[Gourav Mohanty is a lawyer in Mumbai]
The judgment of Bombay High Court earlier this year in Prysmian Cavi E Sisteni S.r.l v Viiay Karia may have struck a death knell to the prospects of choosing London as a seat of arbitration for Indian parties. This post will examine whether pursuing a London-seated arbitration would deprive an award debtor of its right to resist an award on jurisdictional grounds under section 48 of Arbitration and Conciliation Act, 1996 (A&C Act).
Background: Challenges to an award in England
The number of challenges to an arbitral process the English law provides is probably more than any other jurisdiction which has adopted the New York Convention, 1958:
(i) Challenge on the ground of lack of substantive jurisdiction: A party to the arbitral proceedings has a right to challenge an award by an application under section 67 of the English Arbitration Act, 1996 (EAC) on the ground of lack of substantive jurisdiction in relation to it;
(ii) Challenge on the ground of irregularity: Under section 68 of the EAC, a party to an arbitration proceeding may apply to the English court for challenging an award in the proceedings on the ground of serious irregularity affecting the tribunal, the proceedings or even the award; and
(iii) Challenge on the ground of question of law: Under section 69 of the EAC, the party to the arbitration proceedings may also file an appeal to the court on a question of law arising out of an award made in the proceedings.
In this regard, section 73(2) of the EAC provides for ‘loss or right of party to object’ where, if a party to arbitral proceedings who could have challenged the ruling of an arbitrator on jurisdiction under EAC does not do so within the time allowed, it loses his right to object to it later. In a nutshell, if an award debtor does not challenge the London-seated award on jurisdiction in London within the specified time limits stipulated in the EAC, the award becomes final in United Kingdom. But does that mean the foreign award attains finality in India?
International Jurisprudence on the effect of failure to challenge an arbitral award in the seat of arbitration
It has been globally recognized that the failure to challenge the award in the seat of the arbitration does not curtail the right of a party to resist enforcement of the award in another jurisdiction where the award is sought to be enforced. A five judge bench of the Supreme Court of United Kingdom in Dallah Real Estate and Tourism Holding Company v. the Ministry of Religious Affairs, Government of Pakistan (2010) UKSC 46 held that even if an arbitral award may become final in the seat of the arbitral award, the award debtor’s substantive right to resist the recognition of the award in another country is not eradicated. The relevant portion of Dallah is set out below:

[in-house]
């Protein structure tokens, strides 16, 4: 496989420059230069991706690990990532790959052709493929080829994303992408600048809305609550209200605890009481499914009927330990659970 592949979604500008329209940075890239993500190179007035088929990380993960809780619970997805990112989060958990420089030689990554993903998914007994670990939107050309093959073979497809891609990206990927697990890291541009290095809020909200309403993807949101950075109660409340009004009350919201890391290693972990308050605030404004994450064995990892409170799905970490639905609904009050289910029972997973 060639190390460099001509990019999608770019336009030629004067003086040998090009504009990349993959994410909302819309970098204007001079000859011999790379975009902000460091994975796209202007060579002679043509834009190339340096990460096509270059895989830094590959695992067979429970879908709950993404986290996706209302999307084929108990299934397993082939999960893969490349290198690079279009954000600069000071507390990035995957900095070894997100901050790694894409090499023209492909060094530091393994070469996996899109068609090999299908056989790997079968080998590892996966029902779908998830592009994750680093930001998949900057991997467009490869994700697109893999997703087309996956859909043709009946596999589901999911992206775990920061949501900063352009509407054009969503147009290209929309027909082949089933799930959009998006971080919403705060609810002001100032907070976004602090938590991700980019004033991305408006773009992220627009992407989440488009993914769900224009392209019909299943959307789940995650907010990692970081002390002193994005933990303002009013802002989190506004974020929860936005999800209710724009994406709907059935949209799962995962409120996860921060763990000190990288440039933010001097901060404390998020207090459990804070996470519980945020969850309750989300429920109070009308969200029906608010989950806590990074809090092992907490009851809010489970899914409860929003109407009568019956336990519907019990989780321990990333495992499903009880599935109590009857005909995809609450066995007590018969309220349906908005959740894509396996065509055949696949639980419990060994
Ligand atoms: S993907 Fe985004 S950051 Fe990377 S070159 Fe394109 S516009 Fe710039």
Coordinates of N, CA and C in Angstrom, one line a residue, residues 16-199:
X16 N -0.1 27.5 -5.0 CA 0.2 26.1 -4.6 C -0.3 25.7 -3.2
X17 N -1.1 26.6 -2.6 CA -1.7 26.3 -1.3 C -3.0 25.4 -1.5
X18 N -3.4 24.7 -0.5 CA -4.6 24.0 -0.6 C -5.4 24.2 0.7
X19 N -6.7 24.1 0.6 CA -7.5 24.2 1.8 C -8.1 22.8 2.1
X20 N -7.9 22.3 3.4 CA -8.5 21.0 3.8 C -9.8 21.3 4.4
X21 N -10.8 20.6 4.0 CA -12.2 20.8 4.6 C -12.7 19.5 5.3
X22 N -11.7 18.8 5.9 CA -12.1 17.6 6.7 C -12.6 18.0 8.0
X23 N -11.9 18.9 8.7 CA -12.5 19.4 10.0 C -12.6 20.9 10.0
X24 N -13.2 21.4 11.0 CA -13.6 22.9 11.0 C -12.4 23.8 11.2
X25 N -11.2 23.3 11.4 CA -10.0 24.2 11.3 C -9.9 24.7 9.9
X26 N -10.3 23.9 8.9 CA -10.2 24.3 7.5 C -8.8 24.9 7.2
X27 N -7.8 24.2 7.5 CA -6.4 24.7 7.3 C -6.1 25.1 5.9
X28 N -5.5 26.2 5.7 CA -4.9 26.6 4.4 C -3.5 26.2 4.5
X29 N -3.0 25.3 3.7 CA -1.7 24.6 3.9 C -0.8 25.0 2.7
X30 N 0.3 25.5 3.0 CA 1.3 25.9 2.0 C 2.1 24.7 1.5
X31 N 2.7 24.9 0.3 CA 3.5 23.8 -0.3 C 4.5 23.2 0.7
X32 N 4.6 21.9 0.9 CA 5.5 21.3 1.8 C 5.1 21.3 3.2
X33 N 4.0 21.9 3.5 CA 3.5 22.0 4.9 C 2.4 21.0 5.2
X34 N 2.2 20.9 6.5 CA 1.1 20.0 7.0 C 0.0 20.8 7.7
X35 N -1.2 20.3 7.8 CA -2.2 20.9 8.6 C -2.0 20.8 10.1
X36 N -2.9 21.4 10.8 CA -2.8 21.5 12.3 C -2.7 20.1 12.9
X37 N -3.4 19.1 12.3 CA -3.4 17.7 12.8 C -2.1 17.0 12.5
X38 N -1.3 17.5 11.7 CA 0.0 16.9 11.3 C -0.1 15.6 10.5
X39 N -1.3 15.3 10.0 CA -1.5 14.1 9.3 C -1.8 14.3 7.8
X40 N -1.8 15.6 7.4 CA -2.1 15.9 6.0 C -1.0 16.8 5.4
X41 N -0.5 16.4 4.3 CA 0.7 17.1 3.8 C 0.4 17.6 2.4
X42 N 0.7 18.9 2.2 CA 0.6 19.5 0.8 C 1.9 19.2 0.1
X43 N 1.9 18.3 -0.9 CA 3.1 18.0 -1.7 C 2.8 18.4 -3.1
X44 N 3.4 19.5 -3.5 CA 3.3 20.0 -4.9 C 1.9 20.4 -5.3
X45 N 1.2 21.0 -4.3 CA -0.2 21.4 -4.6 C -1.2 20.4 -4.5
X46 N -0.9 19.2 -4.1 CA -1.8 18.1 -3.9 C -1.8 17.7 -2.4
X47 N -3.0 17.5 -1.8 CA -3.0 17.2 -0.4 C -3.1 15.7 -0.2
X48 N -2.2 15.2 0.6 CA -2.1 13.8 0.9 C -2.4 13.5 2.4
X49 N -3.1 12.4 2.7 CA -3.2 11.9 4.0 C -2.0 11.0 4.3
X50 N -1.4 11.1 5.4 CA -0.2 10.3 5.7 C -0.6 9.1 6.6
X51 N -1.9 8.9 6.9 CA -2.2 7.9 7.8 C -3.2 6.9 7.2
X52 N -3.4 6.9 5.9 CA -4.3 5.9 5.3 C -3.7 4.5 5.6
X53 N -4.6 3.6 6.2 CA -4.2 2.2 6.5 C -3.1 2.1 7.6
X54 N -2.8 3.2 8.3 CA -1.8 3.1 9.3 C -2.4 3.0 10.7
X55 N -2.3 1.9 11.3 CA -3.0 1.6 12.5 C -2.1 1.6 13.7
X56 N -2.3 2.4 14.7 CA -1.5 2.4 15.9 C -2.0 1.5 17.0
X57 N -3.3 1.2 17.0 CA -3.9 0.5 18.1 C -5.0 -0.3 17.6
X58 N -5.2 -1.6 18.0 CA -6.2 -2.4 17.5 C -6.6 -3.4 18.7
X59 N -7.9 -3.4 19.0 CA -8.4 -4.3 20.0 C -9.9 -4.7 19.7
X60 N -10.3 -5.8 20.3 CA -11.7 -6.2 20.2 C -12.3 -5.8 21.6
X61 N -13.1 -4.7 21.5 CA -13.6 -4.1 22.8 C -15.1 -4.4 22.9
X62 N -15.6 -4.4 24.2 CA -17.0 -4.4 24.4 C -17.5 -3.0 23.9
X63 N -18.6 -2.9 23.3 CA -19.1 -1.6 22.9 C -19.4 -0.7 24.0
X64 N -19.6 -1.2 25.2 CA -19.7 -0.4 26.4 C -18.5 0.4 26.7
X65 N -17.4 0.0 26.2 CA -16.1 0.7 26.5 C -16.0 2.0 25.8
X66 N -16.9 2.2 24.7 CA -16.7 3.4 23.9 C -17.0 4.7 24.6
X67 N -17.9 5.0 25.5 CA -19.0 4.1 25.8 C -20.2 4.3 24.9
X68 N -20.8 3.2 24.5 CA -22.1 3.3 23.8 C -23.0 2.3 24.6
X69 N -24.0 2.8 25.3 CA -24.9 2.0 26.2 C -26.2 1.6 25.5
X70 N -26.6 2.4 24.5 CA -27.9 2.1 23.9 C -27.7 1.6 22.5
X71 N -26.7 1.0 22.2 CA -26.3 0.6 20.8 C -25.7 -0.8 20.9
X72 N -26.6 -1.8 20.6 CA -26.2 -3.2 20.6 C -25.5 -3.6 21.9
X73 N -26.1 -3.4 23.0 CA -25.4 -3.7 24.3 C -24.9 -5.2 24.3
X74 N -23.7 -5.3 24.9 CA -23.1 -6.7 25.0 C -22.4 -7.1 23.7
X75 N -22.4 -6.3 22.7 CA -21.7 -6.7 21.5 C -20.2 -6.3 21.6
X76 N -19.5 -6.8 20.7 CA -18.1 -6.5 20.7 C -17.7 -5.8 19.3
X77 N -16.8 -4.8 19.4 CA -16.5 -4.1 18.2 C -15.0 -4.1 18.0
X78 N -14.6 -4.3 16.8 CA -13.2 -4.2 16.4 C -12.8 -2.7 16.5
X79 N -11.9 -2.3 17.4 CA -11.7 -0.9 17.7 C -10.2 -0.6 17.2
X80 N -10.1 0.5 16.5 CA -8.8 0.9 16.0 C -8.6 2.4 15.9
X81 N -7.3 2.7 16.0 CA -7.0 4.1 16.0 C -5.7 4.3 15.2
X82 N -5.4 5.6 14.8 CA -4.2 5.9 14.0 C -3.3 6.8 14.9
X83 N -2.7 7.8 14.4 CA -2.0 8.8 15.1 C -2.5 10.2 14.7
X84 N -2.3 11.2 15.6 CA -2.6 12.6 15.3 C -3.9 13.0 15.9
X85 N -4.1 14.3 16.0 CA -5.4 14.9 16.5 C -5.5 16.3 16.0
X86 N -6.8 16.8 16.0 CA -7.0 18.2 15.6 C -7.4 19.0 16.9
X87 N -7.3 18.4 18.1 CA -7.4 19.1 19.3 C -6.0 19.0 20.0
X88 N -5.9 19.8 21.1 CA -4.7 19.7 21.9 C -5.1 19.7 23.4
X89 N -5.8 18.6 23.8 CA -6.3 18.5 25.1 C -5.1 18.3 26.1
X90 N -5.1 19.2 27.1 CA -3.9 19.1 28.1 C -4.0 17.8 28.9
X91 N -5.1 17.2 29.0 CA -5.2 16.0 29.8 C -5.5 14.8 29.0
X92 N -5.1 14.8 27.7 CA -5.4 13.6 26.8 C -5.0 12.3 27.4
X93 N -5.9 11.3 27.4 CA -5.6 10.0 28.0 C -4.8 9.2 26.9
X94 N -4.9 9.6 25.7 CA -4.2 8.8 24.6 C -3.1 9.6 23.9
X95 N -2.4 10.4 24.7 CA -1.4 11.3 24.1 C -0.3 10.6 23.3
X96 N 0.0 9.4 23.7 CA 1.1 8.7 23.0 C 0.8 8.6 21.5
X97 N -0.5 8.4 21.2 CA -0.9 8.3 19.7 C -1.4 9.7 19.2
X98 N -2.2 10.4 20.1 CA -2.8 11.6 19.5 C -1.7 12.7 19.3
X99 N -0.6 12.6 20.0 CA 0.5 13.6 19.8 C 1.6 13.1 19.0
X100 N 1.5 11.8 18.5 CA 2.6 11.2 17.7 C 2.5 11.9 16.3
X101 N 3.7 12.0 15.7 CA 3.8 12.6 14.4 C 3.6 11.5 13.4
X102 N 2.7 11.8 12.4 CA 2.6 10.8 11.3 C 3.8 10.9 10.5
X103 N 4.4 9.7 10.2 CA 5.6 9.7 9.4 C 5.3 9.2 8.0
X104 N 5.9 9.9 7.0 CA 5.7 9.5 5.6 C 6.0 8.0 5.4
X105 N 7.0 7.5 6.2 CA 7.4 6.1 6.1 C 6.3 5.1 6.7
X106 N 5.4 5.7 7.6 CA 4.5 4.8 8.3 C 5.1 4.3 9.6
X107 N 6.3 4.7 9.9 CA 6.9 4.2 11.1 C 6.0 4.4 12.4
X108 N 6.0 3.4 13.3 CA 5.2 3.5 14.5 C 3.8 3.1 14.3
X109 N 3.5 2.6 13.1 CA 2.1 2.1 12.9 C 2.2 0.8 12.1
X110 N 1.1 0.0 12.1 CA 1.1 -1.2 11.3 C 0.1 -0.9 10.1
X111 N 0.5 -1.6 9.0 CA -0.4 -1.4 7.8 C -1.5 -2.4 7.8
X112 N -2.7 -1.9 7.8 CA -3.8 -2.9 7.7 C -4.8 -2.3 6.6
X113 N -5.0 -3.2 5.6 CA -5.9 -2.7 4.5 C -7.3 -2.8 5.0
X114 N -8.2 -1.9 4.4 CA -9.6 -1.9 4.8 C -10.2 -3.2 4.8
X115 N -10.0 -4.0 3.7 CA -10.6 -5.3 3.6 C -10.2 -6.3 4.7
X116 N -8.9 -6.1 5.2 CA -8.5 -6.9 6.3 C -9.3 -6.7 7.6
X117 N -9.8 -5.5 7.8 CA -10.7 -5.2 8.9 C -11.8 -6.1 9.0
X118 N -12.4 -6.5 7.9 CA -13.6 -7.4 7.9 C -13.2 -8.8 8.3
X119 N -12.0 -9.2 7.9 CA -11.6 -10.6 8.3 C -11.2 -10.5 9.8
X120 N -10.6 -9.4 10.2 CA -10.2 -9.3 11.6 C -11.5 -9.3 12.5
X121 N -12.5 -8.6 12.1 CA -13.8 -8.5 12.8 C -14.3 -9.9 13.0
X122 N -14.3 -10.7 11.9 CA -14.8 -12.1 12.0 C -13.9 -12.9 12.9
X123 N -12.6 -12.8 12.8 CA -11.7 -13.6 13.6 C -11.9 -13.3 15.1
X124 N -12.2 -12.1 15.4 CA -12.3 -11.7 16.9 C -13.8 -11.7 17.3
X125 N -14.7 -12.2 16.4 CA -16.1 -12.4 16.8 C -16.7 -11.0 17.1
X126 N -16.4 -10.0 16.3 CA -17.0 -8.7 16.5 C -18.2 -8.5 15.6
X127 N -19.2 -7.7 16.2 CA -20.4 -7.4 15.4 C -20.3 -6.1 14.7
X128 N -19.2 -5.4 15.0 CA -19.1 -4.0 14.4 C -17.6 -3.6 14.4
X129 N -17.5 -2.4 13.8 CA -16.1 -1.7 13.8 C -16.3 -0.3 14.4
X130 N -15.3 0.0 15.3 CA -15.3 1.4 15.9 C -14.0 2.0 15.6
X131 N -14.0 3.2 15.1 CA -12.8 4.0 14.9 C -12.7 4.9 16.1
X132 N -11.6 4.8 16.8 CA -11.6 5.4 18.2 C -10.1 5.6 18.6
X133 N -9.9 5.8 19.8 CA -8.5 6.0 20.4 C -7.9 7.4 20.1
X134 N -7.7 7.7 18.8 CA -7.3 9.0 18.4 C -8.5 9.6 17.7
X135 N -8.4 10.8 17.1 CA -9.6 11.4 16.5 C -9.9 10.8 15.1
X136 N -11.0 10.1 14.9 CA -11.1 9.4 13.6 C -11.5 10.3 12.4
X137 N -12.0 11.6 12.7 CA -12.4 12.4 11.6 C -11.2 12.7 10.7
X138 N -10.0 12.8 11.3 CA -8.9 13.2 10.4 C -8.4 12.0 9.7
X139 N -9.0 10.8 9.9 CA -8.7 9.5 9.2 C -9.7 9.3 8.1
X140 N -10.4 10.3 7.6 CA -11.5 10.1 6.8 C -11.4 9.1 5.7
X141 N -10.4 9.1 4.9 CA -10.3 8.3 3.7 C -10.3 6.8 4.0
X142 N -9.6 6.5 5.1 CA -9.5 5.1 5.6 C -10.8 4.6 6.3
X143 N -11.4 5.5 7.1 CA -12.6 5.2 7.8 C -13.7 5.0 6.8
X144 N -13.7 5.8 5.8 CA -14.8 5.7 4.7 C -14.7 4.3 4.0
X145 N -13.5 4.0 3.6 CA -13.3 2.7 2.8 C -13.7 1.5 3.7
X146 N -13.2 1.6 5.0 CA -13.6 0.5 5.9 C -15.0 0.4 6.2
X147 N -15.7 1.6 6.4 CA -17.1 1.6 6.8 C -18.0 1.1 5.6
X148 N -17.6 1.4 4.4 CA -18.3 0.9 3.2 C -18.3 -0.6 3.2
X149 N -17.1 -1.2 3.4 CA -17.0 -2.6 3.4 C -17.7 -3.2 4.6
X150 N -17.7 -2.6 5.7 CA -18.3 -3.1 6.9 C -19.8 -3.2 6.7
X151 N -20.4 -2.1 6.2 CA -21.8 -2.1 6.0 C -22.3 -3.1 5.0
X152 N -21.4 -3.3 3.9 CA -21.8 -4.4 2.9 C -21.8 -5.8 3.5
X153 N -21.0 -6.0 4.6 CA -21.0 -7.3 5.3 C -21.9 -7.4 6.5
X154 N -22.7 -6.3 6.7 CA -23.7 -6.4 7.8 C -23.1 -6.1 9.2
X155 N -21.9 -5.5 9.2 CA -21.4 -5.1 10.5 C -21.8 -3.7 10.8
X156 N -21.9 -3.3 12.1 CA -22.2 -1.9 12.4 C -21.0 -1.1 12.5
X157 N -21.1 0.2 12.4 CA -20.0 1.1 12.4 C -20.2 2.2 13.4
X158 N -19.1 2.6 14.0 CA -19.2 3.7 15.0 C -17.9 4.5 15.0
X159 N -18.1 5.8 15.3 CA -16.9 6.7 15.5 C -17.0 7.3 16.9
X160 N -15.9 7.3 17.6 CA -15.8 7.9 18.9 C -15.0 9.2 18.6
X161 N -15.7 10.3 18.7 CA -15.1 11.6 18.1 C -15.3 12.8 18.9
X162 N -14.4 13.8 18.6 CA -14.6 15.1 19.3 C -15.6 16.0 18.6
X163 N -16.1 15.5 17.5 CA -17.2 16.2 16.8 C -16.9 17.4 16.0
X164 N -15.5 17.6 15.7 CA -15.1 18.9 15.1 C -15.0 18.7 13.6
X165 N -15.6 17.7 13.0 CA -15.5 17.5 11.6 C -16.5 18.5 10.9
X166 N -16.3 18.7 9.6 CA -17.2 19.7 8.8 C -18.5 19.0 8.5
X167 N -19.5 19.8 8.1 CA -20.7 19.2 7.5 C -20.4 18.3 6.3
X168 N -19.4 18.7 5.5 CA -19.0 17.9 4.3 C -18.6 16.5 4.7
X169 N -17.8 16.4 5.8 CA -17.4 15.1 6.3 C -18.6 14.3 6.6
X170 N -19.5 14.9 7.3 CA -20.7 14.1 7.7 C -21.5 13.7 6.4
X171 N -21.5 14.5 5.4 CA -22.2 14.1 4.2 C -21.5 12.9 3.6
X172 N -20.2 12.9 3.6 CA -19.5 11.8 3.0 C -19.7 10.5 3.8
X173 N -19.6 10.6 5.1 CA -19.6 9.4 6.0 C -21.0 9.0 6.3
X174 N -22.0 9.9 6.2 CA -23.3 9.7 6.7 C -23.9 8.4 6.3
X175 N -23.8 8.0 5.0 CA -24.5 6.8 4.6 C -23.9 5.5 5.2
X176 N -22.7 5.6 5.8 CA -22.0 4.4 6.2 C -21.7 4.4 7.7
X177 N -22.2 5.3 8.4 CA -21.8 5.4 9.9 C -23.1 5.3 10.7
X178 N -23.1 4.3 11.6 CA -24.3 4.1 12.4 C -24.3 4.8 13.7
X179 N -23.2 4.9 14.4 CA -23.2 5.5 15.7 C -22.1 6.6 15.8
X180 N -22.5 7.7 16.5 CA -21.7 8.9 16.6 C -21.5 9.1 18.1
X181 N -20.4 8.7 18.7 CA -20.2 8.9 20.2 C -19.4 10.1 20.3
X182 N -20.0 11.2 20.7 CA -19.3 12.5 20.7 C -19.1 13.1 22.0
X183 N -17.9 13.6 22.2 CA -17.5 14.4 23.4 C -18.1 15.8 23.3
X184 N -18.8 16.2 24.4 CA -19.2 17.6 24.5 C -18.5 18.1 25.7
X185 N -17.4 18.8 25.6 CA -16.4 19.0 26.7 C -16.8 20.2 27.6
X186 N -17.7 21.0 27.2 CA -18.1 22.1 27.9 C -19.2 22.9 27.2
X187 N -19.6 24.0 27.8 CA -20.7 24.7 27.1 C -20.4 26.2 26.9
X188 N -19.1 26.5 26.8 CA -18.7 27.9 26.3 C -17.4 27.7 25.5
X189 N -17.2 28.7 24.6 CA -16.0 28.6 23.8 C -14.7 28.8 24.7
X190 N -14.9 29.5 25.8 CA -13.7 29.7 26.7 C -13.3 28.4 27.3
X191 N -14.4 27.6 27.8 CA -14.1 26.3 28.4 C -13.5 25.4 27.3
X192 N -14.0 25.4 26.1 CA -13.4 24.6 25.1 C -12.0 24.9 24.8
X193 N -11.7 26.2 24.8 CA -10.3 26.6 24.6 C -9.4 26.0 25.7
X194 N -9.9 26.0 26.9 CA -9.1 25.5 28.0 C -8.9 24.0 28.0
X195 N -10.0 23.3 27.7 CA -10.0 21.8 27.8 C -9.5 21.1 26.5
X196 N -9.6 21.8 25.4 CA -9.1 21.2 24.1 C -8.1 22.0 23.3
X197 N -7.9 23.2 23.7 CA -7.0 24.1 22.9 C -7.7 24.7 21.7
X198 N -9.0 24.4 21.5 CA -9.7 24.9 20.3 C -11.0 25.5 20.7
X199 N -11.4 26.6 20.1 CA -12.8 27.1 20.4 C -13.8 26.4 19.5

“23…a person who denies being party to any relevant arbitration agreement has no obligation to participate in the arbitration or to take any steps in the country of the seat of what he maintains to be an invalid arbitration leading to an invalid award against him. The party initiating the arbitration must try to enforce the award where it can. Only then and there is it incumbent on the defendant denying the existence of any valid award to resist enforcement.
The judgment of the Court of Appeal of Singapore in PT First Media TBK v Astro Nusantara International BV and others  SGCA 57 is another seminal one in arbitration jurisprudence on the “active remedy” of setting aside an award and “passive remedy” of resisting enforcement of a foreign award. The Court ruled that a party could choose to pursue either an active remedy – by challenging the preliminary award on jurisdiction – or a passive remedy – by challenging enforcement. It held that the New York Convention recognised the “choice of remedies” as one such interstitial doctrine, so that a party is not precluded from resisting the enforcement of an award by virtue of its failure to utilise an available active remedy, i.e. to not to challenge the tribunal’s preliminary ruling on its jurisdiction.
The Trifecta of Ark Shipping, POL India and Prysmian
Ark Shipping: The High Court of Bombay in ARK Shipping Co. Ltd. V. CRI Shipmanagement Pvt. Ltd., 2007 SCC Online Bom 663, held that when the grounds in reference to the non-existence of the arbitration agreement have already been ruled upon by the London-based arbitral tribunal, and the same has not been challenged in England under the EAC, a party resisting the enforcement of an award cannot raise the same ground under section 48 of the A&C Act.